She is still very much contemplating a return to an operating role within banking. On that front, she is hesitant to rule out anything completely, and would consider options at banks larger, or smaller, than New Alliance was. “I love a challenge with respect to transforming businesses to be profitable, and issues of governance. It’s not about the size, but the credibility of the institution and the opportunity presented," she says.
About the only career option Patterson has scratched off the list thus far is a run for public office, though she has been staying active on the issues she cares about most, including education reform, healthcare, job creation and the advancement of women in business.
Finding a role in banking that somehow married her interests in business with her interests in one or more of those civic matters "would be great," Patterson says. "But I don’t want to jump into anything.”
“I don’t feel defensive at all about someone coming in, having new ideas; that’s a process of how we should all do our jobs." —Beth Acton
When Beth Acton retires this fall as the chief financial officer of Comerica, it will be with no regrets.
She is proud of the way she and her institution have come through the trials of the recession, and she cites her team and her successor—Karen Parkhill, a former JPMorgan Chase executive and one of the bankers on our 2011 list of the 25 Women to Watch—as “good and strong and a source of pride.”
Acton says she is looking forward to being untethered from her Blackberry for longer stretches, and to devoting more time to serving on corporate boards and the board of the Girl Scouts of Northeast Texas.
"The time just felt right to retire,” Acton says. “I don’t feel defensive at all about someone coming in, having new ideas; that’s a process of how we should all do our jobs. Circumstances change—externally, internally—and you have to be able to adapt.”
That's one of her messages to others in the industry. Another is to refrain from planning your whole career path at once. Speaking late last year to an undergraduate women’s group at Indiana University’s business school, Acton encouraged the students to slow things down. “Take things one step at a time. Sometimes you have to take a risk. Don’t just major in something because you think you’ll get a job. Find something you enjoy and don’t set your sights on being the CFO on the first day. Broader experience will make you successful," she says.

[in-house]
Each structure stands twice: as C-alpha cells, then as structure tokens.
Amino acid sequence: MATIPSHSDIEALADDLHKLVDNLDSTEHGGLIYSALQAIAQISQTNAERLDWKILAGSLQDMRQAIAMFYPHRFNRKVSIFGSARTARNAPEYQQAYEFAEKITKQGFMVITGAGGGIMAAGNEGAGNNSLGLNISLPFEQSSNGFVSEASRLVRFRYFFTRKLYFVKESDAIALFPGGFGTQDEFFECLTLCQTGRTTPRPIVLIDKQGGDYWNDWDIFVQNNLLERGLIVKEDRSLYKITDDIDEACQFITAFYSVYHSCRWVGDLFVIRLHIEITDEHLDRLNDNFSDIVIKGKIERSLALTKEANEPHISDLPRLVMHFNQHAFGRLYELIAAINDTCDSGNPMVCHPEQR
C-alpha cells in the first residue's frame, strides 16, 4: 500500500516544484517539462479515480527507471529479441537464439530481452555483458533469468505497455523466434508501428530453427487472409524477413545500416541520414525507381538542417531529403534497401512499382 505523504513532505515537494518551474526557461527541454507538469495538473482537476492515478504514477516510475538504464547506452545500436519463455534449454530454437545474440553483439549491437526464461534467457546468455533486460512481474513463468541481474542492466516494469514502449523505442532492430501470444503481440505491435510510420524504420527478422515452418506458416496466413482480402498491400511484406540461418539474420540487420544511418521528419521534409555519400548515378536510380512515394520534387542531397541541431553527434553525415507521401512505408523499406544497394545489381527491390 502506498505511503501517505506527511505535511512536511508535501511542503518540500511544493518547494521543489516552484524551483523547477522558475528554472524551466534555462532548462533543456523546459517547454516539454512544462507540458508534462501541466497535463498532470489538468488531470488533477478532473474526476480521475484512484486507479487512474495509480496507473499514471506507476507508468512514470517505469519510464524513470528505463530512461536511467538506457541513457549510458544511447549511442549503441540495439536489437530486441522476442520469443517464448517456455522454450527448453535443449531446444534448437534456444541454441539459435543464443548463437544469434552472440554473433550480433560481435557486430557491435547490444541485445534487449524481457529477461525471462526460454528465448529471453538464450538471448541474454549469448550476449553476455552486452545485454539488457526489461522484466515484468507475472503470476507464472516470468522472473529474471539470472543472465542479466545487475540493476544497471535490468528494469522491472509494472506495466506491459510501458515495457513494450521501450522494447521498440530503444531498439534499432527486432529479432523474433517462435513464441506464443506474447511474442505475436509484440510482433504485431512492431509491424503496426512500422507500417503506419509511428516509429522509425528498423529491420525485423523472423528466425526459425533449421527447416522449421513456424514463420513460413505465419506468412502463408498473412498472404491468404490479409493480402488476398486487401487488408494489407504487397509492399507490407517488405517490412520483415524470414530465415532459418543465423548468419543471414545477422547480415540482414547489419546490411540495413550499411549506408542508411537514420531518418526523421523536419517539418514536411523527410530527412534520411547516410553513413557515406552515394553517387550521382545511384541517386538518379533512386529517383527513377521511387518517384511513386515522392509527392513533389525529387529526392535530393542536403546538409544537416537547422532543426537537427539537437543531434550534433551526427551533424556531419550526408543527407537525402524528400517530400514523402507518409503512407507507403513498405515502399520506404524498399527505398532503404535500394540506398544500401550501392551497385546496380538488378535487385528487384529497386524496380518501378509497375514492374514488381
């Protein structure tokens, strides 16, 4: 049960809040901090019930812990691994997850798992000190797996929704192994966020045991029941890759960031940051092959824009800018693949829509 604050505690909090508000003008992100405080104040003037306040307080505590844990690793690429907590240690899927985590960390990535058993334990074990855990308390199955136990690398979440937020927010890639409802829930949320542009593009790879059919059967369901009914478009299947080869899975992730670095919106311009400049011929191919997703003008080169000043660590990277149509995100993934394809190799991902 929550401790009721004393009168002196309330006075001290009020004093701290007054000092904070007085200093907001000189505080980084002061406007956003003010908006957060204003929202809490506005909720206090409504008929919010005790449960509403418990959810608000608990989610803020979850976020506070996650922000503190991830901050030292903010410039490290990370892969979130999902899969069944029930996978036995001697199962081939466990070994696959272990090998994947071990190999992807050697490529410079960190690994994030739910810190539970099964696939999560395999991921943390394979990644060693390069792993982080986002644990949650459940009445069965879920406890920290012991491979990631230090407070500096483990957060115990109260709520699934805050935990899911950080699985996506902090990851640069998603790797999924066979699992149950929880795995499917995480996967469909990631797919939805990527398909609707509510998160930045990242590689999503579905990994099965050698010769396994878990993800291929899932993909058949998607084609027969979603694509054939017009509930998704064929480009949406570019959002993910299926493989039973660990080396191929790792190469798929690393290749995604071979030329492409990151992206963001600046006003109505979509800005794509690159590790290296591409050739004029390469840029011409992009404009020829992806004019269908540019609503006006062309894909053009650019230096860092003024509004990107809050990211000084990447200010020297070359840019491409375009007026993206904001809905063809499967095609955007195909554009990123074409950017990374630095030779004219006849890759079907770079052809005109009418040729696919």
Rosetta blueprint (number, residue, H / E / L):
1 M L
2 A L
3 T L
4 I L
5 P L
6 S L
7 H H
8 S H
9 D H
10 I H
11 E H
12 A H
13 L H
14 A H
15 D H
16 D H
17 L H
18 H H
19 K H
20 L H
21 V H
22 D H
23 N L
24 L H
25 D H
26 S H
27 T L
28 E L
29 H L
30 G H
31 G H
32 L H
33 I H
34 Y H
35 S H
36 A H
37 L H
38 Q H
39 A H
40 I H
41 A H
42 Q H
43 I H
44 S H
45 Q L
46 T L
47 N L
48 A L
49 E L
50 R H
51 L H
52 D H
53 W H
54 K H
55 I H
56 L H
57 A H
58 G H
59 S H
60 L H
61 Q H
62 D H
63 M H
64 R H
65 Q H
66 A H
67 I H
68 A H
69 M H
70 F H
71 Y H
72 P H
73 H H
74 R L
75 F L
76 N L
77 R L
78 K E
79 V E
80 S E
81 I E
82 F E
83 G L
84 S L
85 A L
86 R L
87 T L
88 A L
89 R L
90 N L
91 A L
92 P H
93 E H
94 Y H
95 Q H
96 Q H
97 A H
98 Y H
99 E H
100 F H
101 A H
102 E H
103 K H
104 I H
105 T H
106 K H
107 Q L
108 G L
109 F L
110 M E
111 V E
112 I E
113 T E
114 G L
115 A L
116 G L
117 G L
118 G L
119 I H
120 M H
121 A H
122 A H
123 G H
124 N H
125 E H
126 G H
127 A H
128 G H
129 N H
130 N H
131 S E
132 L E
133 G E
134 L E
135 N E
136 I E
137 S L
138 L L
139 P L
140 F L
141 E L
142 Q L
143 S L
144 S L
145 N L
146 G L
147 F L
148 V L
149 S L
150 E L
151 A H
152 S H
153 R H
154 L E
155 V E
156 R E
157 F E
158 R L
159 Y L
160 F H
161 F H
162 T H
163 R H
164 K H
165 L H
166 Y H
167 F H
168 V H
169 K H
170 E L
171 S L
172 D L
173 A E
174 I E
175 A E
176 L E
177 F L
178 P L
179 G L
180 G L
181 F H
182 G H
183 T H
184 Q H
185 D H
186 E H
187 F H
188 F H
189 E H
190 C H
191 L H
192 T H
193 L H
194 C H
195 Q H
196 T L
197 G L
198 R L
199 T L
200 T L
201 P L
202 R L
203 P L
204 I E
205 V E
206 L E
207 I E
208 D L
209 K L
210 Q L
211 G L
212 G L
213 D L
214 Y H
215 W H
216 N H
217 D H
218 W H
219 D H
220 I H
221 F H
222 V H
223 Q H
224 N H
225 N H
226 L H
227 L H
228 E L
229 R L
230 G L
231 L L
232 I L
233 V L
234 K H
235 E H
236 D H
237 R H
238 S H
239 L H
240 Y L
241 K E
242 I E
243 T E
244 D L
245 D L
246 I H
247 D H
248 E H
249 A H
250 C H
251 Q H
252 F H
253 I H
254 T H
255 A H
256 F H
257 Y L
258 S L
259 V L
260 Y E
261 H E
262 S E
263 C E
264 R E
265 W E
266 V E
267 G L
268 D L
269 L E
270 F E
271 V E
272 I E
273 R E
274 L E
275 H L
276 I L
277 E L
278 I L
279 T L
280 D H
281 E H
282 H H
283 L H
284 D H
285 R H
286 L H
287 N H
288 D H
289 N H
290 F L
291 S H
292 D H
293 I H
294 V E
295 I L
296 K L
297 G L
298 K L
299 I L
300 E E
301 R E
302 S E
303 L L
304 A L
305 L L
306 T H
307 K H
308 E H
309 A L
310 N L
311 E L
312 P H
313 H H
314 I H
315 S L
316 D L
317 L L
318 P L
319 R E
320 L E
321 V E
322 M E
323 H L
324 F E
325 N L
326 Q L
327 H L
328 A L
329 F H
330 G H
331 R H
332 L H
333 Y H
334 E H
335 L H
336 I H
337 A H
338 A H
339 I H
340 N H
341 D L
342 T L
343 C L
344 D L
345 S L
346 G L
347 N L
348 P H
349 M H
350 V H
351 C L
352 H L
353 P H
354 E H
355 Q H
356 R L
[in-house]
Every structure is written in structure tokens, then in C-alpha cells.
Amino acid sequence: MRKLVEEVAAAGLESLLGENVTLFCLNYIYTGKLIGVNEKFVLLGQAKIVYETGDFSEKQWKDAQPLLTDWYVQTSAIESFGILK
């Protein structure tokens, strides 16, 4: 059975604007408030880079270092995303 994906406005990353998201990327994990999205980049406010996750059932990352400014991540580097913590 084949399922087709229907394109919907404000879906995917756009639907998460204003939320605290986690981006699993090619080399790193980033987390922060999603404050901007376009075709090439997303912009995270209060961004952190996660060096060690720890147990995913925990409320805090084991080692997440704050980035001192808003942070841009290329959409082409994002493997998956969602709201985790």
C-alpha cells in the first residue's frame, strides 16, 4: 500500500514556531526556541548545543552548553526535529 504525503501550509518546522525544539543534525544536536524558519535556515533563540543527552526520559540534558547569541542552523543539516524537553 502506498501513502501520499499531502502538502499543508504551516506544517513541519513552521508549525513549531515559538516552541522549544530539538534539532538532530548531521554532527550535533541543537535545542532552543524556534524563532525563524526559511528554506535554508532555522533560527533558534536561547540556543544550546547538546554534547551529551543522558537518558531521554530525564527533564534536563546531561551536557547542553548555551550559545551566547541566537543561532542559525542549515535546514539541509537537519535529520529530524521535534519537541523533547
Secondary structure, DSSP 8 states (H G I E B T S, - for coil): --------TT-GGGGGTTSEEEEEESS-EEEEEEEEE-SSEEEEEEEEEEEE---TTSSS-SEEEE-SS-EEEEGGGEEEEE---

Acton says she was pleasantly surprised by how knowledgeable and focused the young women at Indiana seemed to be. "They are so much farther than where I was at their age, on how you juggle, and what they want to do and where they want to go," she marvels.
Of course, there are many more role models for that compared with when Acton was starting out. “If I look back on my own career, mentoring programs weren’t a thing early on. Women were in the minority and you just kind of made your way," Acton says. "Two men are my main mentors. One of them was my father, the other person is my husband.”
It was move from Chicago to Detroit, prompted by her husband's work, that led Acton to a position with Ford, where she spent 19 years before joining Comerica. (Comerica had been based in Michigan before relocating its corporate headquarters to Dallas.)
Following the release of Comerica's third-quarter results, Acton will move into an advisory role and will assist with the transition of the CFO post. Her last official day with Comerica will be April 12, 2012, the 10th anniversary of her arrival at the bank.
Other notable women in the industry who have announced their retirements this year include (pictured clockwise from top left) Lynn Carter, who is stepping down this year as the president of Capital One Bank; Jane Thompson, who retired in June as president of financial services at Wal-Mart; Kathleen Carr, who announced this spring that she was grooming her successor as president of Cardinal Bank in Virginia; and Kay Hoveland, who retired in July as president and CEO of Kaiser Federal Financial Group, the holding company for California’s Kaiser Federal Bank.